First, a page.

That's it, isn't it? "Humankind cannot bear very much reality," as T S Eliot put it, see below, and we're complicit in the forgetting of the gap between promise and reality, until reality bites back against the rhetoric and we know ourselves. We're angry with ourselves for - as the song puts it - getting fooled again and for letting ourselves get fooled again. Fooling ourselves again. It's the self-knowledge that hurts. Not so easy to forget that both "Thatcher" and "Blair" (just surnames - think about that) both won landslide victories. Most of us - most of our parents - voted for them. Winning at our expense, with our "blessing", is hard to forgive.
There's a quotation - quote - that goes around, although I haven't seen it lately. "No-one pretends that democracy is perfect and all-wise. Indeed, it has been said that democracy is the worst form of government except all those other forms that have been tried from time to time." Winston Churchill, speaking in 1947. Well put together, and you can just about hear him pause to let the amusement ripple through his audience. Churchill was Prime Minister through the Second World War, and then, at the brink of peace, he was ejected in favour of Clement Atlee - in a landslide, 393 seats to 197. I remember relatives speaking of betrayal, but the historical record suggests that "the British people" had had enough of war leadership.
I think about the wisdom of the electorate, and now I'm starting to think that politicians describe who we are. Maybe not in the indecisive decades, when nobody really wins big (and the wisdom of the electorate is to limit the power of political leaders), but whenever there's a properly decisive swing in one direction or another - that's who we are, because we're susceptible to that particular set of promises at that particular moment. We were "Thatcherite" once, then after a brief interval we chose "Blairism", and right at this moment we're dreaming of "Corbynism" while not giving anybody enough of a mandate to do anything. We were in a "We shall never surrender!" mood in the early stages of The War, then we gave Atlee and his government the mandate to set up the National Health Service.
We kind of know, don't we, that Jeremy Corbyn isn't going to deliver Utopia in this green and pleasant land? No offence to the man, and that isn't a reason not to vote for him, but he isn't. He's human and so are we. Perhaps "Corbynistas" are letting themselves believe in a prospect than is greater than is achievable, and perhaps that belief is a measure of the scale of the eventual disillusionment - but no matter. Whenever the next landslide comes, whoever is elected leader, it will indicate the promises - the dreams, perhaps - that we want to follow.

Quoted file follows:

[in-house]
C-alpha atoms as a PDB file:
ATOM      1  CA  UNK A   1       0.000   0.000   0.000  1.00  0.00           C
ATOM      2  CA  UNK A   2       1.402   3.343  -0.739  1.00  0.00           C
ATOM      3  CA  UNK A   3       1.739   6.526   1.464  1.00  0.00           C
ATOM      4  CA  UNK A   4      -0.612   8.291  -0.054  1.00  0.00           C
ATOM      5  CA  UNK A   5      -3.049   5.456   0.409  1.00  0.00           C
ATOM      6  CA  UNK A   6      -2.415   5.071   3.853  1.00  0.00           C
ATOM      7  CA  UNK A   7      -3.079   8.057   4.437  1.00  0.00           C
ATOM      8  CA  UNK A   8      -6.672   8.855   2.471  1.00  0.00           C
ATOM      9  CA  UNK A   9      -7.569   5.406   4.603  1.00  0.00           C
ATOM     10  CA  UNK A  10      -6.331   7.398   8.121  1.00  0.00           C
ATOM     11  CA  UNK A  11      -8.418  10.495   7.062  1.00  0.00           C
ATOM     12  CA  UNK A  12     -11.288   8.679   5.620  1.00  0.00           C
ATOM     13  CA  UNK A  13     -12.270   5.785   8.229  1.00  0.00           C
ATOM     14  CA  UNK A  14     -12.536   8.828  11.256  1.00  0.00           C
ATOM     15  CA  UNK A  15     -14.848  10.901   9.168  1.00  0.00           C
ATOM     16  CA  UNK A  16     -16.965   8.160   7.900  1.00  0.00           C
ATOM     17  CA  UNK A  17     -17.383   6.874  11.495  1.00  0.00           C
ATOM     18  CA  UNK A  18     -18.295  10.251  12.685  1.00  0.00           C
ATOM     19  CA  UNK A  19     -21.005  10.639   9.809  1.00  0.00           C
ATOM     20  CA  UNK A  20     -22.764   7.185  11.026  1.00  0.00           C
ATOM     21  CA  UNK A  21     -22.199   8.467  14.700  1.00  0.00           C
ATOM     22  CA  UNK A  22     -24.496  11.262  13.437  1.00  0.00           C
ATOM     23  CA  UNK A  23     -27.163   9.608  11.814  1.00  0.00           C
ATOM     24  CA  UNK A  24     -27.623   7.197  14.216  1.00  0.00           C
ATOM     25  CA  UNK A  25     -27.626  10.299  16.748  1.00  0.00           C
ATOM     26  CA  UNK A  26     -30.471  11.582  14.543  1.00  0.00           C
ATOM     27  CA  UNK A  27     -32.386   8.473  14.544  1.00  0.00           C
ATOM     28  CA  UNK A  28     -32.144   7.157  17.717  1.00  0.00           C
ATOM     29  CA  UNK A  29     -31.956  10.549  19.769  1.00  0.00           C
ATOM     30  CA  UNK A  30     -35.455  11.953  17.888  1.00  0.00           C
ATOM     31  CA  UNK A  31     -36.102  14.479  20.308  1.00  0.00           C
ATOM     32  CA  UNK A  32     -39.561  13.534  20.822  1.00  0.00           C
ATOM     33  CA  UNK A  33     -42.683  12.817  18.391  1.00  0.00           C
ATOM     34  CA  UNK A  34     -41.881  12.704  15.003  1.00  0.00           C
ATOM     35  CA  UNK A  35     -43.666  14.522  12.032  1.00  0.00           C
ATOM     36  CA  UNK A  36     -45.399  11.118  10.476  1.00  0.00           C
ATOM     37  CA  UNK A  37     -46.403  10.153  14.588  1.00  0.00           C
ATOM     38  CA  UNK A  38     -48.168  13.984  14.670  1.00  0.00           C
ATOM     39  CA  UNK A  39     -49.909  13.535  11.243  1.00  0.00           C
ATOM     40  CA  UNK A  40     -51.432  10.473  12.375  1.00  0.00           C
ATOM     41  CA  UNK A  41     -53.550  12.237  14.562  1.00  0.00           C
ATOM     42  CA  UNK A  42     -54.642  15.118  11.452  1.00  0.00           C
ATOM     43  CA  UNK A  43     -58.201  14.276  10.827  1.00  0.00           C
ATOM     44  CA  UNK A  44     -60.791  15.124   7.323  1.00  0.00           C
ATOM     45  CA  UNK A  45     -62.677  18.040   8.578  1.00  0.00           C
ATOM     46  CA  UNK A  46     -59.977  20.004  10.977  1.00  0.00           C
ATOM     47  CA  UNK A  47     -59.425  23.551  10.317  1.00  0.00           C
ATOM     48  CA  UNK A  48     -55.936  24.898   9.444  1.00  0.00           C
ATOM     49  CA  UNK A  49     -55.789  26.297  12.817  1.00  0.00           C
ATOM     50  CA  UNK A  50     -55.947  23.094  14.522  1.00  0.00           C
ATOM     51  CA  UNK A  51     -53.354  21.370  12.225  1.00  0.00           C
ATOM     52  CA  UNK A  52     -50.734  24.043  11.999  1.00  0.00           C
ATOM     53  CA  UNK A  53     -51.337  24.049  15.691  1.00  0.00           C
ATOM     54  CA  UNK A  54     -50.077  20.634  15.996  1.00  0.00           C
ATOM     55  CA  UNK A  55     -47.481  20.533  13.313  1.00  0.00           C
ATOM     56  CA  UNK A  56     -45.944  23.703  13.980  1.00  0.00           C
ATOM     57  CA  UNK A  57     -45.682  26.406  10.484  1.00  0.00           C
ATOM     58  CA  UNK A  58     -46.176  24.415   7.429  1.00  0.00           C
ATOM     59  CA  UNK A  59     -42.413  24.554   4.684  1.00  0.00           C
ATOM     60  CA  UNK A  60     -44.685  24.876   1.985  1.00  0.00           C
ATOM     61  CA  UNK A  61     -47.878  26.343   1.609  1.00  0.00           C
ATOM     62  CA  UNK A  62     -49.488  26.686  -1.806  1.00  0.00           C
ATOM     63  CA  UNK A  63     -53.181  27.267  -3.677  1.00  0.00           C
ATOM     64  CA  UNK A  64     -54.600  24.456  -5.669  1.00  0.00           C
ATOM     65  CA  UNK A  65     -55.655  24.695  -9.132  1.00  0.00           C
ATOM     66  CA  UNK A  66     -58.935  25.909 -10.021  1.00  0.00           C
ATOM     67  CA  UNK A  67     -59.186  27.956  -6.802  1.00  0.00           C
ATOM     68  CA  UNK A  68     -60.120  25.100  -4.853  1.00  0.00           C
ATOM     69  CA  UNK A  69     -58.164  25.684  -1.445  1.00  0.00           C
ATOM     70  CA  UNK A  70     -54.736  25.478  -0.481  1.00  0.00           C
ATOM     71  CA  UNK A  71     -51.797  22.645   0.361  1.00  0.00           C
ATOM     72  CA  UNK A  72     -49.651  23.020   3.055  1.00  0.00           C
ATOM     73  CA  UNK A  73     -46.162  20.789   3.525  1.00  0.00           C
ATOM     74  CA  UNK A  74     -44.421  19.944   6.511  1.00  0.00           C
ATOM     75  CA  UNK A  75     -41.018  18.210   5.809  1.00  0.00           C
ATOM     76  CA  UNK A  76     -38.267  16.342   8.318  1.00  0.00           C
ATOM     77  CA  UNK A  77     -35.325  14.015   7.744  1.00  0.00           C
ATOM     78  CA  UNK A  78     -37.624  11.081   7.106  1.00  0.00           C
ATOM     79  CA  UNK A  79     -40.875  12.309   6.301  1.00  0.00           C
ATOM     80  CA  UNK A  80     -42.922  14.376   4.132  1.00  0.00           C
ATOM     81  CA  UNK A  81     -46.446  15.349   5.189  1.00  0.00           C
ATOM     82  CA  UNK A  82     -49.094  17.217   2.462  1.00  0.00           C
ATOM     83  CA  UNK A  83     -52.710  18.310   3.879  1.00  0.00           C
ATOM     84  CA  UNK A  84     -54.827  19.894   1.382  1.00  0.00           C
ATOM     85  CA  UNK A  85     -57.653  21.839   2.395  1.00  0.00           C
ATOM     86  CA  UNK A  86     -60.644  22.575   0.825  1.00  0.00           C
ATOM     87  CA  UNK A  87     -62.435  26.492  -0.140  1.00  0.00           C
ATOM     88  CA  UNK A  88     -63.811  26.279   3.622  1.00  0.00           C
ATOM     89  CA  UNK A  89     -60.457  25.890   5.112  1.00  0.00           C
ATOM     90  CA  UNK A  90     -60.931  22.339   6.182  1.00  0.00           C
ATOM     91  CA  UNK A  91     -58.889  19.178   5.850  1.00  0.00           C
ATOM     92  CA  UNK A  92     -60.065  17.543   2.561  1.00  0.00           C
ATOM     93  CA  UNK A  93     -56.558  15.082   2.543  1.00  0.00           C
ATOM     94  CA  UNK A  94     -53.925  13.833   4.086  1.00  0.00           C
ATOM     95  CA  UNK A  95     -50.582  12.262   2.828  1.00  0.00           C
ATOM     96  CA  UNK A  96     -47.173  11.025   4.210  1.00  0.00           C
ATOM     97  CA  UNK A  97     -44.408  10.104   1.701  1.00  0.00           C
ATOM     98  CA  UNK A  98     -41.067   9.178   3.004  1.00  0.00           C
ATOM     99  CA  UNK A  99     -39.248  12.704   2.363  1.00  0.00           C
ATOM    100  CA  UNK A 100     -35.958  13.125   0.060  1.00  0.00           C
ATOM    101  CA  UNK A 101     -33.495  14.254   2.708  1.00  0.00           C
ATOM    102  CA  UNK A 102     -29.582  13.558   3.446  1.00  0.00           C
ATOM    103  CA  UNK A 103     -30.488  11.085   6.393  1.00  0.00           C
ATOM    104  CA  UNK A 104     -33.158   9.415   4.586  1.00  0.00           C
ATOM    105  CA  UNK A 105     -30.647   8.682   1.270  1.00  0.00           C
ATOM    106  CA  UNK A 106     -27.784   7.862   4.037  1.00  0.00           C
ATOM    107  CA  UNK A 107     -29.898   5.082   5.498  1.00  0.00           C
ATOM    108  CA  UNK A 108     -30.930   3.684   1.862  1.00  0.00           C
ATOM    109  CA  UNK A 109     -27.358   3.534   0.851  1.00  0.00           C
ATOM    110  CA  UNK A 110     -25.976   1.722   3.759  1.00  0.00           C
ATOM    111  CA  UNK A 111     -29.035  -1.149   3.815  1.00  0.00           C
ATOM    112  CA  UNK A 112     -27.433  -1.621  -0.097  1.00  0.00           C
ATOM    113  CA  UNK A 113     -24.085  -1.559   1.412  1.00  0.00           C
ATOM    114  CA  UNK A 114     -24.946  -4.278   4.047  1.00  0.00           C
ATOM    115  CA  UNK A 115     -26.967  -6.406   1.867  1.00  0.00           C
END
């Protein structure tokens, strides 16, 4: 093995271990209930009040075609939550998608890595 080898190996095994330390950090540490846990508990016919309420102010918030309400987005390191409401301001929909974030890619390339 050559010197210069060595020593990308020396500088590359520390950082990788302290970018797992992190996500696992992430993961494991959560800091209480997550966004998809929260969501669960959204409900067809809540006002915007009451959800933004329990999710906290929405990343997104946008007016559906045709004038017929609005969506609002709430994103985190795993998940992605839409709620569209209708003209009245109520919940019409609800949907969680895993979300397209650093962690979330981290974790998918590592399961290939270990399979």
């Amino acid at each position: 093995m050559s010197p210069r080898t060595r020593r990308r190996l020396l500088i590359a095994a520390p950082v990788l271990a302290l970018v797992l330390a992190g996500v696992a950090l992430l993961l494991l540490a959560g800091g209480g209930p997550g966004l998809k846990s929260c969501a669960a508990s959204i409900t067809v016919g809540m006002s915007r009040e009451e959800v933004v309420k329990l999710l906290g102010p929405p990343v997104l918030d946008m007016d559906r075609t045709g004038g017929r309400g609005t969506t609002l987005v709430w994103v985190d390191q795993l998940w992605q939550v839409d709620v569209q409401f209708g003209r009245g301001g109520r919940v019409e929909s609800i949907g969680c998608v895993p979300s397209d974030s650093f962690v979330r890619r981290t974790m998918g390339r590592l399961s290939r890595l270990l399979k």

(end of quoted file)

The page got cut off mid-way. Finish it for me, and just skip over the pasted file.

And after the dreams, we'll wake up. Again.
But I still haven't answered my own question. We know all this. We know who we are; we know who they are. What is it in us - that we let them get to us?
Go, go, go, said the bird: human kind
Cannot bear very much reality.
Time past and time future
What might have been and what has been
Point to one end, which is always present.
T S Eliot (Burnt Norton, 1935)
There was an elderly politician, decades out of power, writing the other day about what "we" (sic) "must" (sic) do. Sigh. Such people are occasionally awarded the title "national treasure", as though age and familiarity matter more than promises not kept and harm done. Younger politicians - literally, if there's a propitious conjunction of gender, image and photo-op - come to sit at their feet. But they're entertainment by then; at best, they make credible space-fillers in political magazines.
"All political lives, unless they are cut off in midstream at a happy juncture, end in failure, because that is the nature of politics and of human affairs." So said Enoch Powell. But - really? Political careers do end in failure, of course. Sometimes - not in this country - politicians die at the hands of other politicians. More often than not, though, the reward for seeking the power to intervene politically in the lives of populations - is irrelevance. We must, must we? Thanks for letting us know.